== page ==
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26 Cards in this Set

  • Front
  • Back
capable guardians
Effective deterrents to crime, such as police or watchful neighbors
The concentration of police resources on a particular problem area, such as street-level drug dealing, to eradicate or displace criminal activity.
crime discouragers
Discouragers can be grouped into three categories: guardians, who monitor targets (such as store security guards); handlers, who monitor potential offenders (such as parole officers and parents); and managers
crime displacement
An effect of crime prevention efforts in which efforts to control crime in one area shift illegal activities to another.
defensible space
The principle that crime prevention can be achieved through modifying the physical environment to reduce the opportunity individuals have to commit crime.
deterrence theory
The view that if the probability of arrest, conviction, and sanctioning increases, crime rates should decline.
diffusion of benefits
An effect that occurs when an effort to control one type of crime has the unexpected benefit of reducing the incidence of another.
An effect that occurs when an effort made to eliminate one type of crime also controls others, because it reduces the value of criminal activity by limiting access to desirable targets.
The excitement or exhilaration of successfully executing illegal activities in dangerous situations.
The phenomenon in which a crime prevention effort has an immediate impact that then dissipates as criminals adjust to new conditions.
general deterrence
A crime control policy that depends on the fear of criminal penalties. General deterrence measures, such as long prison sentences for violent crimes, are aimed at convincing the potential law violator that the pains associated with crime outweigh its benefits.
incapacitation effect
The idea that keeping offenders in confinement will eliminate the risk of their committing further offenses.
informal sanctions
Disapproval, stigma, or anger directed toward an offender by significant others (parents, peers, neighbors, teachers) resulting in shame, embarrassment, and loss of respect.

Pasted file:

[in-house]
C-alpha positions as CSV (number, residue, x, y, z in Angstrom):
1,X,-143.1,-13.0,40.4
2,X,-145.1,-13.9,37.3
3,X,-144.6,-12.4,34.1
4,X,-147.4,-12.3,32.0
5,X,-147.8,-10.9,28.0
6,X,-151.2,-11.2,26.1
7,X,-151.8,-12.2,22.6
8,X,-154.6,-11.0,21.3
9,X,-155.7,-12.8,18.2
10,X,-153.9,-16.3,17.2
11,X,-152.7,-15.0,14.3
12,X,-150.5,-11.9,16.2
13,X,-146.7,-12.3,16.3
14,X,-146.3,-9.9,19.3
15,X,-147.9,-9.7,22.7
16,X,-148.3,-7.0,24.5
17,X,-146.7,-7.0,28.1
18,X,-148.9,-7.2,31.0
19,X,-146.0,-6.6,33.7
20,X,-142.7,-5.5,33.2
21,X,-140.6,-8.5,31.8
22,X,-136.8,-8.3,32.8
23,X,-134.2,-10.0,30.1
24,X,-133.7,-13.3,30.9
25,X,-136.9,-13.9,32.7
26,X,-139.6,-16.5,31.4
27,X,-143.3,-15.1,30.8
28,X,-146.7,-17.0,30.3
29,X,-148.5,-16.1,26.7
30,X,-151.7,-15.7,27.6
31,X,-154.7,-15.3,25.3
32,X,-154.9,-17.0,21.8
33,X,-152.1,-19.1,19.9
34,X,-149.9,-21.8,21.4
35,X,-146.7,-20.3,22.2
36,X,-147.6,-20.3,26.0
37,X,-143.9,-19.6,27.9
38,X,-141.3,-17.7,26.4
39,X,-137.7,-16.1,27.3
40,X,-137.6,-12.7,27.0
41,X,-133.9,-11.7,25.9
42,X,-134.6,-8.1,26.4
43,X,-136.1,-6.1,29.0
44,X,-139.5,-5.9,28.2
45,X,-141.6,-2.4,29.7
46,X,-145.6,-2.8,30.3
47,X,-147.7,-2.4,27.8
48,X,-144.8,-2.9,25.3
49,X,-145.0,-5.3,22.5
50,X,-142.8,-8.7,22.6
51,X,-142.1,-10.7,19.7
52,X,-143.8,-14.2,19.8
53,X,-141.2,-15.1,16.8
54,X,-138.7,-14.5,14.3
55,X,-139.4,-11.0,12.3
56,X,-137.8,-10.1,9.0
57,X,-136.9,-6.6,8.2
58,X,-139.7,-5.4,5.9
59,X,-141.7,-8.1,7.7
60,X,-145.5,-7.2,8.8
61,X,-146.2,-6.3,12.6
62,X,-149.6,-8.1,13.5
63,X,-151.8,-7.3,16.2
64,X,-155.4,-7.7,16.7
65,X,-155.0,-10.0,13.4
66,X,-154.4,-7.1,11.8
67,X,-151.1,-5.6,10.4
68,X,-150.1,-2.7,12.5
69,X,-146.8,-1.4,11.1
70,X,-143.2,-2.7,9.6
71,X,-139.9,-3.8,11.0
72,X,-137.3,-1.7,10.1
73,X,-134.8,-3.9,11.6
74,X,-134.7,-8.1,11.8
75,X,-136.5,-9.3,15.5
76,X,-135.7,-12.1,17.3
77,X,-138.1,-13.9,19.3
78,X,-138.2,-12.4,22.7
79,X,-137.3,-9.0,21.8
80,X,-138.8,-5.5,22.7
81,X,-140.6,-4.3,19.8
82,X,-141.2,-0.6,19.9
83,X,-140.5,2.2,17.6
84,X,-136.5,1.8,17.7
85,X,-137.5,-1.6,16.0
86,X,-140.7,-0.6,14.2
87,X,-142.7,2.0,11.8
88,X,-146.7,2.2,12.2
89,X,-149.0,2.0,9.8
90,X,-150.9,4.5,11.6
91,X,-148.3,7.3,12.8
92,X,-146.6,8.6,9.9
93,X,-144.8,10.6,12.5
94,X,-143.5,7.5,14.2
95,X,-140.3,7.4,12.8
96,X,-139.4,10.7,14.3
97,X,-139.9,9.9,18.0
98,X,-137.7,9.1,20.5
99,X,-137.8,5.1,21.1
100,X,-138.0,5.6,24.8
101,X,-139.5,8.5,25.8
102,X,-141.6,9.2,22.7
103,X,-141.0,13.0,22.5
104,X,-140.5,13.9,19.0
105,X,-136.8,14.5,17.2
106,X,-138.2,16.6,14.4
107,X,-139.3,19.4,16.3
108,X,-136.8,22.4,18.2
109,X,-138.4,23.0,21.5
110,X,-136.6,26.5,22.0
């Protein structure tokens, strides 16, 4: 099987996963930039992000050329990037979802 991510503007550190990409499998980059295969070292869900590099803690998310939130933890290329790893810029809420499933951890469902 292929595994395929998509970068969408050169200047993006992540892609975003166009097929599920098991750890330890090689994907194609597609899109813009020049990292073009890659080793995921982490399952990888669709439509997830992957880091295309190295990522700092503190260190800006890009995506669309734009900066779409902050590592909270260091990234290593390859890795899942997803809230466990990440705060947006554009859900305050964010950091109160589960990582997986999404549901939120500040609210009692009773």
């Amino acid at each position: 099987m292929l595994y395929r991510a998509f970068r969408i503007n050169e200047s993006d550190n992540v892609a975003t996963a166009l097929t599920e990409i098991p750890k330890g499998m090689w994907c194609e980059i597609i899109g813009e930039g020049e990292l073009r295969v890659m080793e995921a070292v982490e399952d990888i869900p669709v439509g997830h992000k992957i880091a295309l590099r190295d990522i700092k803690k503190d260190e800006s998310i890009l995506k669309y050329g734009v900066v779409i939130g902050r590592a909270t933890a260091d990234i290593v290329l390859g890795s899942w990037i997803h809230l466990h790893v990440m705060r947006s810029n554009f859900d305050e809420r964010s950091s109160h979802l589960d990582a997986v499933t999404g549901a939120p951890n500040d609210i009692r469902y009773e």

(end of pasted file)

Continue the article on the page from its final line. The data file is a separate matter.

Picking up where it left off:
just desert
The philosophy of justice that asserts that those who violate the rights of others deserve to be punished. The severity of punishment should be commensurate with the seriousness of the crime.
The idea that offenders evaluate their skills, motives, needs, and fears before deciding to commit crime.
The idea that offenders react selectively to the characteristics of particular crimes.
permeable neighborhood
Areas with a greater than usual number of access streets from traffic arteries into the neighborhood.
rational choice
The view that crime is a function of a decision-making process in which the potential offender weighs the potential costs and benefits of an illegal act.
reasoning criminal
According to the rational choice approach, law-violating behavior occurs when an offender decides to risk breaking the law after considering both personal factors (such as the need for money, revenge, thrills, and entertainment) and situational factors (how well a target is protected and the efficiency of the local police force).
reintegrative shaming
A method of correction that encourages offenders to confront their misdeeds, experience shame because of the harm they caused, and then be reincluded in society.
selective incapacitation
The policy of creating enhanced prison sentences for the relatively small group of dangerous chronic offenders.
situational crime prevention
A method of crime prevention that stresses tactics and strategies to eliminate or reduce particular crimes in narrow settings, such as reducing burglaries in a housing project by increasing lighting and installing security alarms.
specific deterrence
A crime control policy suggesting that punishment be severe enough to convince convicted offenders never to repeat their criminal activity.
suitable target
According to routine activities theory, a target for crime that is relatively valuable, easily transportable, and not capably guarded.
three stikes and you're out
Policy whereby people convicted of three felony offenses receive a mandatory life sentence.
The view that people's behavior is motivated by the pursuit of pleasure and the avoidance of pain.